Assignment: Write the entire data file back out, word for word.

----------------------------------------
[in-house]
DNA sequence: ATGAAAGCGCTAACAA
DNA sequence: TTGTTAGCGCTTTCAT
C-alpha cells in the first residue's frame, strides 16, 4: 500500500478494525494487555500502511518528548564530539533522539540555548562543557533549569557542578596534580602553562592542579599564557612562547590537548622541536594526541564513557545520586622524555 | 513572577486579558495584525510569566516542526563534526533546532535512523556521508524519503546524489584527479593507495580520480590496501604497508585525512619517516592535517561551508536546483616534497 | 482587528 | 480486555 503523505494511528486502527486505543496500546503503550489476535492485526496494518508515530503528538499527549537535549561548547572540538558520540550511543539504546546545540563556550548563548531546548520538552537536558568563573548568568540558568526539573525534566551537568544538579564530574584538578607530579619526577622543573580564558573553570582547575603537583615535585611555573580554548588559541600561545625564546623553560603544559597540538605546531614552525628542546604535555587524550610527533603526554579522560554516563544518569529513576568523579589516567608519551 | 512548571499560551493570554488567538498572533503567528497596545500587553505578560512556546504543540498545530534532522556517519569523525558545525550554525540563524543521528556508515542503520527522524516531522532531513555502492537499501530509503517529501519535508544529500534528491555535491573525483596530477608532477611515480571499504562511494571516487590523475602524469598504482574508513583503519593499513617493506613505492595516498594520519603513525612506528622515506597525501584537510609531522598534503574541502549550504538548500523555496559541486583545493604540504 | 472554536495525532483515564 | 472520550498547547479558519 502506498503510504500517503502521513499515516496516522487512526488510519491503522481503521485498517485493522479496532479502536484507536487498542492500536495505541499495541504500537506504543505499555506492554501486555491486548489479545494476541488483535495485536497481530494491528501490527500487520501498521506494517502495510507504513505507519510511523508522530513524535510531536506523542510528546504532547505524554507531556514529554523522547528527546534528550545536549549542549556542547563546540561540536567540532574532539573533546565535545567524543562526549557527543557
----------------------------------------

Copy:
[in-house]
DNA sequence: ATGAAAGCGCTAACAA
DNA sequence: TTGTTAGCGCTTTCAT
C-alpha cells in the first residue's frame, strides 16, 4: 500500500478494525494487555500502511518528548564530539533522539540555548562543557533549569557542578596534580602553562592542579599564557612562547590537548622541536594526541564513557545520586622524555 | 513572577486579558495584525510569566516542526563534526533546532535512523556521508524519503546524489584527479593507495580520480590496501604497508585525512619517516592535517561551508536546483616534497 | 482587528 | 480486555 503523505494511528486502527486505543496500546503503550489476535492485526496494518508515530503528538499527549537535549561548547572540538558520540550511543539504546546545540563556550548563548531546548520538552537536558568563573548568568540558568526539573525534566551537568544538579564530574584538578607530579619526577622543573580564558573553570582547575603537583615535585611555573580554548588559541600561545625564546623553560603544559597540538605546531614552525628542546604535555587524550610527533603526554579522560554516563544518569529513576568523579589516567608519551 | 512548571499560551493570554488567538498572533503567528497596545500587553505578560512556546504543540498545530534532522556517519569523525558545525550554525540563524543521528556508515542503520527522524516531522532531513555502492537499501530509503517529501519535508544529500534528491555535491573525483596530477608532477611515480571499504562511494571516487590523475602524469598504482574508513583503519593499513617493506613505492595516498594520519603513525612506528622515506597525501584537510609531522598534503574541502549550504538548500523555496559541486583545493604540504 | 472554536495525532483515564 | 472520550498547547479558519 502506498503510504500517503502521513499515516496516522487512526488510519491503522481503521485498517485493522479496532479502536484507536487498542492500536495505541499495541504500537506504543505499555506492554501486555491486548489479545494476541488483535495485536497481530494491528501490527500487520501498521506494517502495510507504513505507519510511523508522530513524535510531536506523542510528546504532547505524554507531556514529554523522547528527546534528550545536549549542549556542547563546540561540536567540532574532539573533546565535545567524543562526549557527543557